The world is naturally full of chaos, filled with randomness and uncertainty in the unknown (symbolic of death). In response, we, as humans, instinctively seek to create order and certainty in the known (symbolic of life). This allows us to “map” chaos so that we may structure our initiatives to align with our goals. As leaders, when we provide continuous order for others, we provide them with certainty. With greater levels of certainty, they are able to align their efforts with their objectives with a lesser burden of confusion and distraction from chaos. As a result, they are able to perform at greater levels.

The most effective way to provide order is to cocreate plans with others. When we invite others to partner in creating plans and models, we engage them in the process of developing structures they not only understand but are also committed to supporting as co-architects.

4. The Service Of Resource Allocation

We have all heard the phrase “hunters and gatherers.” As we pursue our goals, we engage in both acts of hunting and acts of gathering. We hunt via the execution of actions aligned with achieving our goals while we gather the necessary resources along the way. The gathering portion of our pursuits can consume quite a bit of time and can often be fulfilled by others. As leaders, when we can gather for others, they are freed to apply more of their energy toward their specialized hunt, and hence achieve greater results.

The most effective way to allocate the right resources is to understand others’ specific goals. When we can understand the gap between where team members currently are and where they’d like to be, we can account for the resources that will help them get there.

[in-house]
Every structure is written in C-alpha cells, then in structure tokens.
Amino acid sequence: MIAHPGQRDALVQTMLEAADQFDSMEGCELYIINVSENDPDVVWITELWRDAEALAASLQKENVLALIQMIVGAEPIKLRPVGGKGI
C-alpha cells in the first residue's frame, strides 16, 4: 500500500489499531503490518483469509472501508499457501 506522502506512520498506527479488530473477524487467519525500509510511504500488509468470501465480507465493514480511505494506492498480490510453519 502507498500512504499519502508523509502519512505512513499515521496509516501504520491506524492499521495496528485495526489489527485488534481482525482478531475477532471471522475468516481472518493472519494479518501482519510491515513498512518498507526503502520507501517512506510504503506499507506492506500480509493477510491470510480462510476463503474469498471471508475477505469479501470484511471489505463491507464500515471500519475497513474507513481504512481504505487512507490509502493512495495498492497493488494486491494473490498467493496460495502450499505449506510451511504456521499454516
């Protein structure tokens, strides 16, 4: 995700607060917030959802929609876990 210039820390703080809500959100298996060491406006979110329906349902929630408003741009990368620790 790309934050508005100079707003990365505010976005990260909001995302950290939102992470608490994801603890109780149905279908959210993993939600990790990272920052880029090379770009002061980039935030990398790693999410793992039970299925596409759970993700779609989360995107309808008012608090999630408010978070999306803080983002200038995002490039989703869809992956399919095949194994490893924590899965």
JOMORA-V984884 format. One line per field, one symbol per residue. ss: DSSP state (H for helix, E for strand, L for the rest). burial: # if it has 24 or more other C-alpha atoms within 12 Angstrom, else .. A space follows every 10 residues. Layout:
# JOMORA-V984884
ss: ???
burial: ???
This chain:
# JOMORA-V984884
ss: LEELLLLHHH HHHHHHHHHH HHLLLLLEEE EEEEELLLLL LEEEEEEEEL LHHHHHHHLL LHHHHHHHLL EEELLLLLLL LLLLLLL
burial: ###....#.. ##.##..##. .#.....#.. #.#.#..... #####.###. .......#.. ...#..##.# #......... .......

5. The Service Of Simplicity

We all have a limit to our ability; a threshold in which our performance begins to yield diminishing returns if exceeded. Although we always have the opportunity to increase our capacity by challenging ourselves at new levels, we must be very careful not to compromise the quality of our work for sake of increased quantity in tasks and processes. When we are able to simplify our responsibilities, we are able to fulfill them with greater focus. As the common phrase suggests, “less is more.” As leaders, when we are able to protect others’ thresholds from being exceeded, they are freed to apply their full capacity to top priorities, without compromise, and hence able to operate at their optimal level of performance.

The most effective way to simplify someone’s workload is to take inventory of the time and resources consumed by current priorities, as well as their corresponding results. In doing so, we can prioritize responsibilities, remove redundancies, delegate where appropriate and eliminate barriers in order to optimize their performance.

While these are five highly effective services leaders may offer their teams, there are many others that high-performing servant leaders offer. For continued thought, I encourage leaders to reflect on what their specific services are, how their services work and what results their services deliver.